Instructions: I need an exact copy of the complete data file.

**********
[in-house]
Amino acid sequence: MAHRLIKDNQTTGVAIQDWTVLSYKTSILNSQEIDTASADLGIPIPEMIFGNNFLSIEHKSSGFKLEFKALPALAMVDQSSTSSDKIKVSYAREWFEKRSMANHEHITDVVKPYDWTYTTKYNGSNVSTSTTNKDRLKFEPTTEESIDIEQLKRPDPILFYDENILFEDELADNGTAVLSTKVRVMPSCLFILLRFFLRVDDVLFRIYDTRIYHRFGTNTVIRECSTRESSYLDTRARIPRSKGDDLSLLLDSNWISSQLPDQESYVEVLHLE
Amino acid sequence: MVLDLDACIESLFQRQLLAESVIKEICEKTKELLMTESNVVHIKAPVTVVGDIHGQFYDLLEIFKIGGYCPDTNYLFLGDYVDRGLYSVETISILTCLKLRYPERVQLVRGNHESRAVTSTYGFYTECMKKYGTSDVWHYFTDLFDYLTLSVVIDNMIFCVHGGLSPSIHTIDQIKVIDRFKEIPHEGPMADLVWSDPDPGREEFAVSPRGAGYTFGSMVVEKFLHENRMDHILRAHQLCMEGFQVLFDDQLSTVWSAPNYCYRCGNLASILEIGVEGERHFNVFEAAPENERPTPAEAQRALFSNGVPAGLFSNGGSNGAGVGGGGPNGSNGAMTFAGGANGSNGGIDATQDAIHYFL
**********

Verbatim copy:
[in-house]
Amino acid sequence: MAHRLIKDNQTTGVAIQDWTVLSYKTSILNSQEIDTASADLGIPIPEMIFGNNFLSIEHKSSGFKLEFKALPALAMVDQSSTSSDKIKVSYAREWFEKRSMANHEHITDVVKPYDWTYTTKYNGSNVSTSTTNKDRLKFEPTTEESIDIEQLKRPDPILFYDENILFEDELADNGTAVLSTKVRVMPSCLFILLRFFLRVDDVLFRIYDTRIYHRFGTNTVIRECSTRESSYLDTRARIPRSKGDDLSLLLDSNWISSQLPDQESYVEVLHLE
Amino acid sequence: MVLDLDACIESLFQRQLLAESVIKEICEKTKELLMTESNVVHIKAPVTVVGDIHGQFYDLLEIFKIGGYCPDTNYLFLGDYVDRGLYSVETISILTCLKLRYPERVQLVRGNHESRAVTSTYGFYTECMKKYGTSDVWHYFTDLFDYLTLSVVIDNMIFCVHGGLSPSIHTIDQIKVIDRFKEIPHEGPMADLVWSDPDPGREEFAVSPRGAGYTFGSMVVEKFLHENRMDHILRAHQLCMEGFQVLFDDQLSTVWSAPNYCYRCGNLASILEIGVEGERHFNVFEAAPENERPTPAEAQRALFSNGVPAGLFSNGGSNGAGVGGGGPNGSNGAMTFAGGANGSNGGIDATQDAIHYFL